The best and most successful method of winterizing your dirt bike or ATV is to not stop riding during the winter months. Unfortunately, many riders live in areas where they really have no other choice but to store their motorized toys for the winter. How you choose to store your machines will make springtime start up a happy day or an expletive filled adventure. What steps should you take to winterize your ride?
Clean the entire bike with a mild detergent and water. Avoid directly spraying bearings and seals as to not force water into them. If you use a pressure wash, be VERY careful of this. If possible, start and ride the bike to evaporate any water trapped in the motor and drag your brakes to dry them as much as possible. If not possible, compressed air or even a leaf blower will work in a pinch.
Photo Courtesy of @Hans Schmid
Clean your chain with a bristled brush and mild degreaser such as most household dish soaps. Dawn is a good choice. Liberally spray your clean chain with WD-40 (Water Displacement 40th Attempt) and wipe off the excess with a shop rag. Finish the process with your favorite spray chain lube. If you have an o-ring chain, make sure to use o-ring safe lube.
While you’re still in lube mode, take your WD-40 and spray down the foot peg pivots, kick start pivot, folding shifter pivot and lever pivots. Get out your cable luber and lube your control cables. When doing this, it’s a good time to inspect brake pads, suspension linkage, chain and sprockets and such for wear. If your motorcycle is equipped with grease zerk fittings, go ahead and give them a few squirts of quality grease. Lastly, air up the tires to spec.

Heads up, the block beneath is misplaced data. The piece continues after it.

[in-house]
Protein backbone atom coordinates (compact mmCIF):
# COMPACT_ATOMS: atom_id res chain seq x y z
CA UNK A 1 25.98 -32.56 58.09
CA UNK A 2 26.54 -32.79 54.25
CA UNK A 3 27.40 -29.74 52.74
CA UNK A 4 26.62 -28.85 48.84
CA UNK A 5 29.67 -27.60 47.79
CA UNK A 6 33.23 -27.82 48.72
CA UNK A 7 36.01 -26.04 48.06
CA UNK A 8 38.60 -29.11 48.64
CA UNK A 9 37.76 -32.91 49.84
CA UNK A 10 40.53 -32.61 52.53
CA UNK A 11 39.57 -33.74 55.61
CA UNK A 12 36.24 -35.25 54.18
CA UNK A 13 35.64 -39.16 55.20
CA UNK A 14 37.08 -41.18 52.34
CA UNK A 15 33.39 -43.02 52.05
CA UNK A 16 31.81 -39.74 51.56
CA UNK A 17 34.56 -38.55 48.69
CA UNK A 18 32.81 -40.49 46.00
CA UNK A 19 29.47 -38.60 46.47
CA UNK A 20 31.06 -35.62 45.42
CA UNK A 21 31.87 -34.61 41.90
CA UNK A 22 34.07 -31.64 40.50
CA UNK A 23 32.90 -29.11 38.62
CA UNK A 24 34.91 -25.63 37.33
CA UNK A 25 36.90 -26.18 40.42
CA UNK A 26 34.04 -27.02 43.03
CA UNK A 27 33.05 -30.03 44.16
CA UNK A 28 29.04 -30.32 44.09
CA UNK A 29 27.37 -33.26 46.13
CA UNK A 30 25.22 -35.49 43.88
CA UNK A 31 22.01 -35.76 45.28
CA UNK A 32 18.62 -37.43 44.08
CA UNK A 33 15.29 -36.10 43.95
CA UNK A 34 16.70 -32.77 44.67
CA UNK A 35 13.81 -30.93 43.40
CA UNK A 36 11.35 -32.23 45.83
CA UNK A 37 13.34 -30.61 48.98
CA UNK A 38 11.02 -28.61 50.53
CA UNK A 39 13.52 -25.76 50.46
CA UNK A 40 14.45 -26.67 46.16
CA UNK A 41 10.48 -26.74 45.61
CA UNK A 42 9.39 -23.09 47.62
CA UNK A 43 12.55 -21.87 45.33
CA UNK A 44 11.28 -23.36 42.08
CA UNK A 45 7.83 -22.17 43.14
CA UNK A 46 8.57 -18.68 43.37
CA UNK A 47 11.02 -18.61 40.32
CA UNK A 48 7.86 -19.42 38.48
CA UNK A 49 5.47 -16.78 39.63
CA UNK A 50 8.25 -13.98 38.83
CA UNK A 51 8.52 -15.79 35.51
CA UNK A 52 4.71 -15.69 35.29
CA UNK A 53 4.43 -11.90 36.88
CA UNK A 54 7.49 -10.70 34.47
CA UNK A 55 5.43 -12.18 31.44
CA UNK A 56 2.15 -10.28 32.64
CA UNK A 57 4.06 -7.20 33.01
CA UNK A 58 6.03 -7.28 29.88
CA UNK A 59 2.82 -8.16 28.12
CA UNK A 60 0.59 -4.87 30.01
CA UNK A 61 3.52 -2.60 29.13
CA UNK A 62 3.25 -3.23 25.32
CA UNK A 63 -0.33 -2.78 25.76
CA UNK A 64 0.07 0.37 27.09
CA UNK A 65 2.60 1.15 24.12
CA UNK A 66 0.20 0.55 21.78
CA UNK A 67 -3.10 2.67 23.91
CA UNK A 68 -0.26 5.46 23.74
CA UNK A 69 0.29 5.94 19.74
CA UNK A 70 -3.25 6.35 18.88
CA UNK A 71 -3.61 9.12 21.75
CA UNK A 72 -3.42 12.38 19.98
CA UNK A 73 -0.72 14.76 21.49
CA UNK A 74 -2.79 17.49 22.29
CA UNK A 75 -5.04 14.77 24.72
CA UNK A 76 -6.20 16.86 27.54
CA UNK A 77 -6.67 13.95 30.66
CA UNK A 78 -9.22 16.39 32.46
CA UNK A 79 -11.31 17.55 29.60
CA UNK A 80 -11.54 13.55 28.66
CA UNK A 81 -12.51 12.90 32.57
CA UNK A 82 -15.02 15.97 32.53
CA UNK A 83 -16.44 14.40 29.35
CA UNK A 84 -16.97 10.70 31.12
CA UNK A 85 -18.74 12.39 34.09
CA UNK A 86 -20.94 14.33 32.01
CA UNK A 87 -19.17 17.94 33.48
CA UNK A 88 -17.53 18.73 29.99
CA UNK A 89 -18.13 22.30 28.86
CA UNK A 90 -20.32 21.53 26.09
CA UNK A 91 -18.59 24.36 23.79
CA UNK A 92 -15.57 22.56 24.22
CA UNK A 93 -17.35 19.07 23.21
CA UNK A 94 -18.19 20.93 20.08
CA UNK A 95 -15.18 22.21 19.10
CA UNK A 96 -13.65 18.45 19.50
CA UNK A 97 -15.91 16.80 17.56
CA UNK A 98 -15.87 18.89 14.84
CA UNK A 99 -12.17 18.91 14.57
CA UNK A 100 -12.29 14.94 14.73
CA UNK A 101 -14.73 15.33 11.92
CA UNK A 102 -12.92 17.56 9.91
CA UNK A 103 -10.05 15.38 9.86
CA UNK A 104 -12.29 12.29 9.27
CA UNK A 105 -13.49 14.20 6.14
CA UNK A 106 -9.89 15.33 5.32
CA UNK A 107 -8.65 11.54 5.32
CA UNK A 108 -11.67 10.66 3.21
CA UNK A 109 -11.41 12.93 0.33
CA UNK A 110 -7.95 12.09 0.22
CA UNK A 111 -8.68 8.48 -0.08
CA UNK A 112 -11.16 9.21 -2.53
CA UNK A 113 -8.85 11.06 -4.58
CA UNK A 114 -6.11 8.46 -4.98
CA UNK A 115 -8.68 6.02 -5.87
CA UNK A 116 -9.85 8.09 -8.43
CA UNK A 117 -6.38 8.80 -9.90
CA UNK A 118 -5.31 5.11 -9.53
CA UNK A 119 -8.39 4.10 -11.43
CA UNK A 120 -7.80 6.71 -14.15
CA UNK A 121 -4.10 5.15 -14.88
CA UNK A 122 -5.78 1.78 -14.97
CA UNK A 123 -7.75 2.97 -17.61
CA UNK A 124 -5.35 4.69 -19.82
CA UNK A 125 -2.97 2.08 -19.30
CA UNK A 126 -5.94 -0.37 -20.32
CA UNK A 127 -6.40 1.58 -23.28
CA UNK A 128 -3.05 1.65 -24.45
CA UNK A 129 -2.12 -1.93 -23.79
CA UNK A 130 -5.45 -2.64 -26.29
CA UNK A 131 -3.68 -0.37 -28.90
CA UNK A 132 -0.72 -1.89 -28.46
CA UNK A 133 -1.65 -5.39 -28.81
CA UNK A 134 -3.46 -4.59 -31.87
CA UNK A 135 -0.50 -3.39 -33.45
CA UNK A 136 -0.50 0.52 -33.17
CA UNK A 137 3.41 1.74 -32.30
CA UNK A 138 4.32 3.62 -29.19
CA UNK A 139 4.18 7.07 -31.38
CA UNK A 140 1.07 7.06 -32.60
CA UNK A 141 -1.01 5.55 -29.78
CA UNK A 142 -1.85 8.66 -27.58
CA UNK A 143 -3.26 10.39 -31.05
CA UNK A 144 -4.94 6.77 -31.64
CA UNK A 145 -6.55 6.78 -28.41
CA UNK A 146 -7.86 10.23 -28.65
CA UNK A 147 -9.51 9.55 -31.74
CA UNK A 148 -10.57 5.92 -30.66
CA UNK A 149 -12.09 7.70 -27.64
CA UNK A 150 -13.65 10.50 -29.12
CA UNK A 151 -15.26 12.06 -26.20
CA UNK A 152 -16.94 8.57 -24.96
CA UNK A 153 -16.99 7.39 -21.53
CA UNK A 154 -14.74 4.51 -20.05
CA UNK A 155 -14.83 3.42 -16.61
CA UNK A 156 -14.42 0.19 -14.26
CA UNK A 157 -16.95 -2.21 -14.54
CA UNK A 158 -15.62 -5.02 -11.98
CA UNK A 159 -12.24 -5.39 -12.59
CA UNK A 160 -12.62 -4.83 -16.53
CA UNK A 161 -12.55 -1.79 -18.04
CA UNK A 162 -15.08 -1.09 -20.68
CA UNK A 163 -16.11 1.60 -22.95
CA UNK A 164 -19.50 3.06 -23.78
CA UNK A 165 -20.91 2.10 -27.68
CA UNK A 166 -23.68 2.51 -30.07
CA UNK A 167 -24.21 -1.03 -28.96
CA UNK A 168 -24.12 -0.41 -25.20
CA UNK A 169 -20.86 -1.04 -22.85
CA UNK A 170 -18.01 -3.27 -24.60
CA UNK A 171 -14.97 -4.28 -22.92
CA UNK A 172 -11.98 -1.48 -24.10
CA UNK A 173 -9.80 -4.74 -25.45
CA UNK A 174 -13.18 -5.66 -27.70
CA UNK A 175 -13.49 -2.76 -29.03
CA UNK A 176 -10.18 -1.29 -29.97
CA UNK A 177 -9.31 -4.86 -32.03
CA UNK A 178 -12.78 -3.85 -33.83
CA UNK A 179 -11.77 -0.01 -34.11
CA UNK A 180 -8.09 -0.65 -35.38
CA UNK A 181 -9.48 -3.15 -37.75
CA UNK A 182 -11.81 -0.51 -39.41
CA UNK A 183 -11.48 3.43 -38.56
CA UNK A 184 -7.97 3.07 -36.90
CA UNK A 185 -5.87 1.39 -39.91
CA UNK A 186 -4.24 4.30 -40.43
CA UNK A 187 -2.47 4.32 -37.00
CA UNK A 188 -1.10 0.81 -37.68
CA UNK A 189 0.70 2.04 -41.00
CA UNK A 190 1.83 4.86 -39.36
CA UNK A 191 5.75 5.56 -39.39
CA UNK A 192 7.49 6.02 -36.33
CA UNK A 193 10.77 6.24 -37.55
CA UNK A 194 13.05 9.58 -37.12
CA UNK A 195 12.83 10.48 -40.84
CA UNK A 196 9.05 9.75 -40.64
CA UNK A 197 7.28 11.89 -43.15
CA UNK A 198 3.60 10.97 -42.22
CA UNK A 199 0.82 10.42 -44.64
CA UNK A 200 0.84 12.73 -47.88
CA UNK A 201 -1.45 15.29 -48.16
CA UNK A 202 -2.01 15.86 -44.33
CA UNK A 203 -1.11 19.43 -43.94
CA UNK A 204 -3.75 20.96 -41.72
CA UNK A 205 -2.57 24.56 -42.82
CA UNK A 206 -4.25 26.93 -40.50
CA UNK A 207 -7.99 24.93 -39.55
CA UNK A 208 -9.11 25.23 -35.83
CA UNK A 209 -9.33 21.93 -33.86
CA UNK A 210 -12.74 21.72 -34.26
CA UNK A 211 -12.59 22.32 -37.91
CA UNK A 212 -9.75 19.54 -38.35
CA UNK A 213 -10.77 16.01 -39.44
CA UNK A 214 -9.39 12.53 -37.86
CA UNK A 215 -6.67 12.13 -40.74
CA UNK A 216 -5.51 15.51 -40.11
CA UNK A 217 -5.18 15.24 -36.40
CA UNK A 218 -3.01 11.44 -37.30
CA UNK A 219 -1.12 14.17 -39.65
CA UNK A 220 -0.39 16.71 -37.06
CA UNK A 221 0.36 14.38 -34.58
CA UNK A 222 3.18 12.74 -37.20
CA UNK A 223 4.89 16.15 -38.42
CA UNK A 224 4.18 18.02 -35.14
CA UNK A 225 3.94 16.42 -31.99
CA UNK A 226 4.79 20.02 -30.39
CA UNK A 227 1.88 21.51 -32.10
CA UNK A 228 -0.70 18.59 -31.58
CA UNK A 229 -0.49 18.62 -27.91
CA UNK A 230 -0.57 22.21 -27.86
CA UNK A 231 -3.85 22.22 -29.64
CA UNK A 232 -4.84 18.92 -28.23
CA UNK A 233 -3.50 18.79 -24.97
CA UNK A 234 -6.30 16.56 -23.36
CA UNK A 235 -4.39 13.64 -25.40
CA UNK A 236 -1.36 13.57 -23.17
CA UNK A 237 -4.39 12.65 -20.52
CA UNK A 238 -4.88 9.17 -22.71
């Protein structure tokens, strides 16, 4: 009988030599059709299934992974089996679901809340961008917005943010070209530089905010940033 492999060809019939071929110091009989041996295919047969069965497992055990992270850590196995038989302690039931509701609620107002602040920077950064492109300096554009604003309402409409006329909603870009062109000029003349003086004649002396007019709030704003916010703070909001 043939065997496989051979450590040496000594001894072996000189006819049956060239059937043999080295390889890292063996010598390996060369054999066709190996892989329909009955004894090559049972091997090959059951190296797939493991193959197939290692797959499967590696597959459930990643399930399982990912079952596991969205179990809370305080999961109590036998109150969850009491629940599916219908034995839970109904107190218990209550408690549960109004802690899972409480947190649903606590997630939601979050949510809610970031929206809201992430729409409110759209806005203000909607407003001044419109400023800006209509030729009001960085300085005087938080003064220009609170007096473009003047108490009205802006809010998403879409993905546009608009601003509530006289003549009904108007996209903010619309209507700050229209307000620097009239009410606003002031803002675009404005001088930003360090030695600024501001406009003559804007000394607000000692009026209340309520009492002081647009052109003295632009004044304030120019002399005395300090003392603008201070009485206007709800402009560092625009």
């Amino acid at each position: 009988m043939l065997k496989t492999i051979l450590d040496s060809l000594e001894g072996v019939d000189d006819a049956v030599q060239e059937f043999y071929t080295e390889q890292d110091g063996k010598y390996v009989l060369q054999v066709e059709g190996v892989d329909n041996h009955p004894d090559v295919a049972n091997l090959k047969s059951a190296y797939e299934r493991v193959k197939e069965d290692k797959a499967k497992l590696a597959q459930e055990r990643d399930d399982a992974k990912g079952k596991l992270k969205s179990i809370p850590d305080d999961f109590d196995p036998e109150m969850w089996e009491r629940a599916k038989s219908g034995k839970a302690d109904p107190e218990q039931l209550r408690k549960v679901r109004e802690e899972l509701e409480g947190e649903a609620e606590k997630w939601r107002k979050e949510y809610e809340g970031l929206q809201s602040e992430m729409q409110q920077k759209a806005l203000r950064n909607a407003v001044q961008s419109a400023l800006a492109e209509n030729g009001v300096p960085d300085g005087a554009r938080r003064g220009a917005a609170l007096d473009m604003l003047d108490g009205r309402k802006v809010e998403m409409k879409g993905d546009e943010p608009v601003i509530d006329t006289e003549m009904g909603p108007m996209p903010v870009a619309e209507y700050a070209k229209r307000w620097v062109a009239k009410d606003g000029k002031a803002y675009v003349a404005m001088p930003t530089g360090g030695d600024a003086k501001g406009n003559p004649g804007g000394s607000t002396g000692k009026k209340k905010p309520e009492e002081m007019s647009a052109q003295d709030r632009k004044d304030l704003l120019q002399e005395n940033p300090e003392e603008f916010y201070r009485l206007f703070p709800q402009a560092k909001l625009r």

If you're going to store in a space that rodents can get in, Install an air box washing cover and silencer plug. Leave a note taped to the handlebars so you remember to remove both before starting in the spring.
There are different methods of winterizing fuel systems, but these are the methods we prefer, having had good luck using them over the years. If your bike has a steel fuel tank, it’s very important to fill it to the brim with fresh fuel. Filling the tank completely will stop it from rusting, which is a major issue in some areas. Plastic fuel tanks are more forgiving, but keeping it full will minimize the formation of condensation.
Fuel stability is another concern, as most fuels begin to breakdown after about 60 days. We prefer to fill the tank with race fuel. In contrast to pump fuels, race fuels can be left for longer periods of time and will not turn to varnish. The alternative is a product called Sta-Bil. Many people use this product with good results and it is a safe bet when race fuel isn’t available. Once the fuel has been stabilized, start the motorcycle and let the fuel circulate throughout the entire system. Another option is to completely drain the fuel tank and carburetor. This can be done with EFI as well, but how-to is beyond the scope of this article.
Not all dirt bikes have a battery, but if you’re lucky enough to own a bike with a magic button, this area concerns you. Lead acid batteries are still prevalent, but light-weight batteries such as Lithium Ion are coming from the factory more and more. It's important to know which you are running as it relates to any sort of voltage maintenance equipement (E.g Battery Tender) you might be using. In the case of Lithium Ion batteries, lead acid chargers may overcharge Lithium batteries and some have Desulfation Modes that can spike voltage. Both can damage a Lithium battery. If your storage is 6 months or less, you likely won't need to charge a properly stored Lithium battery, as their discharge rate is very, very low. If your not sure about your battery's maintenance requirements, check with its manufacturer.